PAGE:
Would You Use These Transparent Public Toilets in Japan?
It's actually genius.
by Meryl Medel | August 21, 2020
Japan’s history has proven that they can come up with a lot of genius inventions — but also some questionable ones. The latest quirky invention may be these transparent public toilets right in the heart of Tokyo. But while you might think it impractical and strange, it’s actually quite innovative.
How do they work?
Yes, these toilets designed by Pritzker Prize-winning architect Shigeru Ban are really transparent. You can look directly inside the toilet and see everything from all sides. But don’t worry — you’d still get some privacy.
When you enter and lock the door, the glass walls turn opaque, providing you with the privacy of an ordinary toilet. This is made possible through a new smart glass technology that allows the glass to turn opaque when prompted — in this case, by the door being locked.
At night, bright lights fill the space inside the toilet, lighting up its surroundings as well.
Why are they installed in the first place?
Even if Japan is hailed as one of the cleanest countries in the world, there’s still a stigma that prevents people from using public toilets, as many think they are dirty and smelly and even dark and scary. In order to break this stereotype, the non-profit organization The Nippon Foundation launched The Tokyo Toilet project to build and renovate public toilets, reinventing their image.
“There are two things we worry about when entering a public restroom, especially those located at a park,” reads a statement on Shigeru Ban’s website. “The first is cleanliness, and the second is whether anyone is inside.”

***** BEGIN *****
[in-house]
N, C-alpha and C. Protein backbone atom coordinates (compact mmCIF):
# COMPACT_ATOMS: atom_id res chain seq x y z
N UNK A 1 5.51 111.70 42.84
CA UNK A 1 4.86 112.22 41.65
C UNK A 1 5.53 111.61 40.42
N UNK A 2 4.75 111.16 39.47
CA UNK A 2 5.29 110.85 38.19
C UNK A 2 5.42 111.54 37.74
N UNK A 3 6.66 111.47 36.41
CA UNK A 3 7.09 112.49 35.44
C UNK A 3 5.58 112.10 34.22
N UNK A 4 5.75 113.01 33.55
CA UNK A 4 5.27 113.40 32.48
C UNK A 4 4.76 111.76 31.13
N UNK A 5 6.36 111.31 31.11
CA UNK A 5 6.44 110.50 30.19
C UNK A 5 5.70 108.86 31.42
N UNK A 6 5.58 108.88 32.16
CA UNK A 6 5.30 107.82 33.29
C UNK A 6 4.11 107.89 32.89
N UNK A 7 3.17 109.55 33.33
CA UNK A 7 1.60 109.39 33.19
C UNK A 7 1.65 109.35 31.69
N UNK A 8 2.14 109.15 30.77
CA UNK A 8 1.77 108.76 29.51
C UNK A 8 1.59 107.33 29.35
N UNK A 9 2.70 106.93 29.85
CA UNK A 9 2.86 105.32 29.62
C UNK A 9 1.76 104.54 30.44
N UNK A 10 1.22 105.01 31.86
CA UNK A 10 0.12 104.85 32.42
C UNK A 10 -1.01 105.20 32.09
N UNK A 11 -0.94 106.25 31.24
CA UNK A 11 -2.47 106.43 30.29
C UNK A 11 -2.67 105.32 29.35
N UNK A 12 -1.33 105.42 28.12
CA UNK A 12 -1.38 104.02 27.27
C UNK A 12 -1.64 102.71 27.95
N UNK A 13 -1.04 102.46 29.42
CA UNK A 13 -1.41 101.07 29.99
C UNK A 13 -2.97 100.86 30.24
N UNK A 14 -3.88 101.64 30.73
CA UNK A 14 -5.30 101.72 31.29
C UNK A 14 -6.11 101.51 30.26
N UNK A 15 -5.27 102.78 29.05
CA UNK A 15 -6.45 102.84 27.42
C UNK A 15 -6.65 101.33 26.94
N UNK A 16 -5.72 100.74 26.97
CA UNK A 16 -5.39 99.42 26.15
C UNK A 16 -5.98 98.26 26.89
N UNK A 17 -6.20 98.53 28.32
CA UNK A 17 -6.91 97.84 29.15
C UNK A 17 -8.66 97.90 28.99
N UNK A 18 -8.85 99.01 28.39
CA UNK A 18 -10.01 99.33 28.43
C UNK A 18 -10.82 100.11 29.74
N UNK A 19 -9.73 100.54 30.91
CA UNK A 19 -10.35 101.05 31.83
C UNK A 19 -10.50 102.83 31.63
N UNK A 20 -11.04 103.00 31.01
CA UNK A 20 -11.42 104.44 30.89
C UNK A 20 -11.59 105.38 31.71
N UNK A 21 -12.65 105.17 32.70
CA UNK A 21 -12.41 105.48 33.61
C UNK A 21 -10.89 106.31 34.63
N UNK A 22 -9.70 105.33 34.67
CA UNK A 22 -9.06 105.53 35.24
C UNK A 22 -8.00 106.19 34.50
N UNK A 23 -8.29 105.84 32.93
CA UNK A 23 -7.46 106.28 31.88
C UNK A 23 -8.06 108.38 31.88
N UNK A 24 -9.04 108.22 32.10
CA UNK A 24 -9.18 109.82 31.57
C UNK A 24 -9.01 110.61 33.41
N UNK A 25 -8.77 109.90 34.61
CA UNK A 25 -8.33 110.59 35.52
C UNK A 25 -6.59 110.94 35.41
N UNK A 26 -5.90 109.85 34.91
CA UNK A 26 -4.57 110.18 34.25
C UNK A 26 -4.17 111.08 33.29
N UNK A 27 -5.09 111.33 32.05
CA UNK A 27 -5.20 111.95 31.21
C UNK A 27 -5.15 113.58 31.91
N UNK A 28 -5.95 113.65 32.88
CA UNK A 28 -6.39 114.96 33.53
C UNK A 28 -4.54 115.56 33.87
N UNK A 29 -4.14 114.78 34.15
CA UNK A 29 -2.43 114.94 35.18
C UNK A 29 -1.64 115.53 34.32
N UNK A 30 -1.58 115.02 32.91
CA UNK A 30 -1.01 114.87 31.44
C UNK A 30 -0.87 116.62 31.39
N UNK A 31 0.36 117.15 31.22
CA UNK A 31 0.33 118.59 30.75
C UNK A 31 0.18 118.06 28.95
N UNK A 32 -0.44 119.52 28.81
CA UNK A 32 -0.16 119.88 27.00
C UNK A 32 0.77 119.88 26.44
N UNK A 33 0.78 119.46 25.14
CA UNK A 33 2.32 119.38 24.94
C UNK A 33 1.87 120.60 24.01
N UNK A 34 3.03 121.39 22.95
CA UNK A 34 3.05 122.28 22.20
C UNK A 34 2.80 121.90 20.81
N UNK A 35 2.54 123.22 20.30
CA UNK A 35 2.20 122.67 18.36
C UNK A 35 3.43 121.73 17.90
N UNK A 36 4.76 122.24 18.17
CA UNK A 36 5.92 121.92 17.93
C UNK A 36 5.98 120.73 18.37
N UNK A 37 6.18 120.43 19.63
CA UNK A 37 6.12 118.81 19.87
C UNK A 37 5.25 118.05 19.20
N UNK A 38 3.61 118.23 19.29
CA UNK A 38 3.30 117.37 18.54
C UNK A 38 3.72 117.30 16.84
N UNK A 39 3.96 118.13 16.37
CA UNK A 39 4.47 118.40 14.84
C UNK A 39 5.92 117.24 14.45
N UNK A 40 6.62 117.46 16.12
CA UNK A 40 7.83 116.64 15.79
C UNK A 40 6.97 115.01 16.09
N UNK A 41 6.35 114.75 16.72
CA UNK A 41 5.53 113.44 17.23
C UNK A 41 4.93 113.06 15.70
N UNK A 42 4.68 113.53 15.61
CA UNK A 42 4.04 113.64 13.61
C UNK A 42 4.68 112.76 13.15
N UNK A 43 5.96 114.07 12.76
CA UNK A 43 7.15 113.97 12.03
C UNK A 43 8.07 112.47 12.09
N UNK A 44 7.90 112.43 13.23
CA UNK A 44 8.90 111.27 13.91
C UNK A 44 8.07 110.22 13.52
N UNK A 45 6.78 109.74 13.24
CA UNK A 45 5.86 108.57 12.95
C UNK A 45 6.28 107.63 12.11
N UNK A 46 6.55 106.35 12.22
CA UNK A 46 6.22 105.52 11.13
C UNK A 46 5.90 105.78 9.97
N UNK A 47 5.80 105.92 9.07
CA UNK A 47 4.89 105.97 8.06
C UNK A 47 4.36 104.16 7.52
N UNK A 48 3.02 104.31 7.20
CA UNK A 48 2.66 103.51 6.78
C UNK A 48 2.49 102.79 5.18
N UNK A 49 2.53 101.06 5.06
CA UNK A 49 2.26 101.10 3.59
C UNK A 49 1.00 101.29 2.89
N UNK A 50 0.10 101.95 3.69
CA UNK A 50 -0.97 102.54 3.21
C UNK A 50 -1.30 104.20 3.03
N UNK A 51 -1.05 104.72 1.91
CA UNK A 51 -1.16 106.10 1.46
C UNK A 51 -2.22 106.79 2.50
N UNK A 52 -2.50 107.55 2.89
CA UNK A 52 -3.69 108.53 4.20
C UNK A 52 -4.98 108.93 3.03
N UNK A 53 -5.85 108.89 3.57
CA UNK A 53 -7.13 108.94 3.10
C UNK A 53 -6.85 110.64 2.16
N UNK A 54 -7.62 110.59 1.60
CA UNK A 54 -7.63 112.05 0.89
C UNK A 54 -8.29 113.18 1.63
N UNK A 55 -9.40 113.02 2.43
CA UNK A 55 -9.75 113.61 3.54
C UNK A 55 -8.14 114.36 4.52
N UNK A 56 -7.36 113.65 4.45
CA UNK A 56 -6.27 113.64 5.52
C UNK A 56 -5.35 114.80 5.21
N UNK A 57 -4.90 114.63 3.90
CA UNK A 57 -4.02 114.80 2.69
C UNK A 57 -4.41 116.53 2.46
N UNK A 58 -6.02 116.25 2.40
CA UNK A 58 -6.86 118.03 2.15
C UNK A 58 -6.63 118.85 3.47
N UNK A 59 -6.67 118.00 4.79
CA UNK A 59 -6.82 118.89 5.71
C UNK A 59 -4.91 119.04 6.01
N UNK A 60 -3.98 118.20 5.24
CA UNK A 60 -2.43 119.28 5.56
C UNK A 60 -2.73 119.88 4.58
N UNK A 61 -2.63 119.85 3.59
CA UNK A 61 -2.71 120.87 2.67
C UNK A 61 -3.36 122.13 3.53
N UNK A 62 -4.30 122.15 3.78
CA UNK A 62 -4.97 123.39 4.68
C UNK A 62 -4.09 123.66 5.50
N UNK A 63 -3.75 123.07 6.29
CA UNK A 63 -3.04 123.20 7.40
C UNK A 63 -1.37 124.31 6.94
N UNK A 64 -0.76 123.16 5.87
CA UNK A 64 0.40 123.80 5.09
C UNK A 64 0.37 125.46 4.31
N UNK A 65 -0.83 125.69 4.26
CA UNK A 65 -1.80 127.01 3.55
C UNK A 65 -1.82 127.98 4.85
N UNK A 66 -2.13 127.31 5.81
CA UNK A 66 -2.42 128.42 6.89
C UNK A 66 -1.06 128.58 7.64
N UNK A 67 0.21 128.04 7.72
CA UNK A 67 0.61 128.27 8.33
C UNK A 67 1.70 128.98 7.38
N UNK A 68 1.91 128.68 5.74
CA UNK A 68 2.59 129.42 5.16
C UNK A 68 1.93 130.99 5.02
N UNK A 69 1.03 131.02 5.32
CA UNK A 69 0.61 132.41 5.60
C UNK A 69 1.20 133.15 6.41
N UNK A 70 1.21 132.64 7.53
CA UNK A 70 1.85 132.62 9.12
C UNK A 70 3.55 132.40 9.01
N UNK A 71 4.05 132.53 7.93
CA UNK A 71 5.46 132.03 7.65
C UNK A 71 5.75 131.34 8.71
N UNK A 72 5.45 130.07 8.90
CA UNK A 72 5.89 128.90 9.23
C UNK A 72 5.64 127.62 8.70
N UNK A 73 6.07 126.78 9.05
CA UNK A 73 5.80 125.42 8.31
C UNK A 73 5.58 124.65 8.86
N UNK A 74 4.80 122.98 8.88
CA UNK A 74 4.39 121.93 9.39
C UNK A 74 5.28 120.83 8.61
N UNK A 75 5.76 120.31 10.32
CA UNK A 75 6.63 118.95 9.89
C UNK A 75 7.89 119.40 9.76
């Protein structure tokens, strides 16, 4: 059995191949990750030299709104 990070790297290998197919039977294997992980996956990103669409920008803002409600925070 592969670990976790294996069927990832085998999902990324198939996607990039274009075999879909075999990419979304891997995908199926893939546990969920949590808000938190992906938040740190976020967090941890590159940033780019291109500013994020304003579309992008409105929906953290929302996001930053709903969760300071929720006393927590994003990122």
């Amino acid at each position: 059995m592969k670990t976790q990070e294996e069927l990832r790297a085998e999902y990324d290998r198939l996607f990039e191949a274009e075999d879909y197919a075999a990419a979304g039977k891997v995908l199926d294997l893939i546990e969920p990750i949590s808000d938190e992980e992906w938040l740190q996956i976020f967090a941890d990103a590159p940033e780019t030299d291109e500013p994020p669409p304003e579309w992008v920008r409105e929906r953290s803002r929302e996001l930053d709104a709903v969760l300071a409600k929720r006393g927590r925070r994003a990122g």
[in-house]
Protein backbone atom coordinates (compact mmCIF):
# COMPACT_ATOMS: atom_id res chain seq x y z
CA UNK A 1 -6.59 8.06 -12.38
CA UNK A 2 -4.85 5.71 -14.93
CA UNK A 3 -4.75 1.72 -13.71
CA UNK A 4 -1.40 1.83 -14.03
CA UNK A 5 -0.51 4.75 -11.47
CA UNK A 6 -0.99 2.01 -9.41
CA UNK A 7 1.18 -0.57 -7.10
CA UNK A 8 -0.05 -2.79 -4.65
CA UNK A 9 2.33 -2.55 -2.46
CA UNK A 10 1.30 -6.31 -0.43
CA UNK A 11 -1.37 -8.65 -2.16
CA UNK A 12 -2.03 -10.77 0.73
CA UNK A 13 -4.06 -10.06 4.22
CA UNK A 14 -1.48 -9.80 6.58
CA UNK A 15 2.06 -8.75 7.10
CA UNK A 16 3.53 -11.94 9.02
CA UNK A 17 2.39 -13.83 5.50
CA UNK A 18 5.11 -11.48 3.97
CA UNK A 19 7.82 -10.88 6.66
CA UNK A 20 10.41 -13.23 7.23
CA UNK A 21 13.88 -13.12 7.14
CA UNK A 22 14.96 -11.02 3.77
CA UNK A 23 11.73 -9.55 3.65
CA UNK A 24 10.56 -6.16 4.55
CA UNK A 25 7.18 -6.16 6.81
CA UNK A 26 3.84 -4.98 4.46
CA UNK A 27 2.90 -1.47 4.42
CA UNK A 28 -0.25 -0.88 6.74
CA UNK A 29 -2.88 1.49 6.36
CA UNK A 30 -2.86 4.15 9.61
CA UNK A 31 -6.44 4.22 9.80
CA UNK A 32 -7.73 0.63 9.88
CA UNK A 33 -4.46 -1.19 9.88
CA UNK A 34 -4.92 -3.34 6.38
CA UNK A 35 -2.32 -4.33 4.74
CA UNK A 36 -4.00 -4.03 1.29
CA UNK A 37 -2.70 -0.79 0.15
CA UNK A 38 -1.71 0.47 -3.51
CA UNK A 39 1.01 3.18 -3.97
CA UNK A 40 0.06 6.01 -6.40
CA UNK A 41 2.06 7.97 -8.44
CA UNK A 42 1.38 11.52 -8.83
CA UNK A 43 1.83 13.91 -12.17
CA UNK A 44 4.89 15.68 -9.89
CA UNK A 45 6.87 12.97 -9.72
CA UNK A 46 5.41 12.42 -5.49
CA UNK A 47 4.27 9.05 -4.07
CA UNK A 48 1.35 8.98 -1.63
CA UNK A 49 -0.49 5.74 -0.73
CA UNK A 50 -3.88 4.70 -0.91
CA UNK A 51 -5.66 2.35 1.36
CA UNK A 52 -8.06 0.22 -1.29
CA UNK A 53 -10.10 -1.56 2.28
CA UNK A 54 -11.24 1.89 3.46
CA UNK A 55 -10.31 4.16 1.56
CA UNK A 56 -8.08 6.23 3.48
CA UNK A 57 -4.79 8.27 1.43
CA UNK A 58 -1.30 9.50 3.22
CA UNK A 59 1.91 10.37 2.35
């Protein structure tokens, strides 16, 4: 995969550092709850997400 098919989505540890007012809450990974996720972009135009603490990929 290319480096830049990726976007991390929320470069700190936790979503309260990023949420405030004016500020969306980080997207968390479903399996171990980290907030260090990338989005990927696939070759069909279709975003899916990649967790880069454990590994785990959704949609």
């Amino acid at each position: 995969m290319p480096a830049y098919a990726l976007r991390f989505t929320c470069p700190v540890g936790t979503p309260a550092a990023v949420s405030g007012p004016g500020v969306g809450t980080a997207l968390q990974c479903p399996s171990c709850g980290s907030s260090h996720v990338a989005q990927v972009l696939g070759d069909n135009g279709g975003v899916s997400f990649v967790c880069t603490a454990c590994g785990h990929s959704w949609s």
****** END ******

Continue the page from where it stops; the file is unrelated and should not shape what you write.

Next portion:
Through the transparent public toilets, both of these issues are resolved. With the smart glass technology that turns the glass opaque, you can immediately tell if someone is occupying the restroom. If it’s opaque, there’s someone inside and you’d have to wait. If it’s clear, you can go inside immediately. And if you want to check the cleanliness of the toilet, you can immediately tell by just looking through the transparent glass. You don’t even have to step inside.
In addition to the transparent public toilets, there are several other designs being built by other renowned designers and architects, such as Toyo Ito, Tadao Ando, Fumihiko Maki, Kengo Kuma, Sou Fujimoto, and fashion designer Nigo.
Where can you find them?
If you want to see these transparent toilets, you just have to take a trip to Shibuya (which is most likely already in your Tokyo itinerary) because The Tokyo Toilet project is being installed all around the district. One is in Haru-no-Ogawa Community Park, while the other is in Yoyogi Fukamachi Mini Park. The two parks are just a few minutes away from each other by foot.
Would you use these transparent public toilets? Tell us below!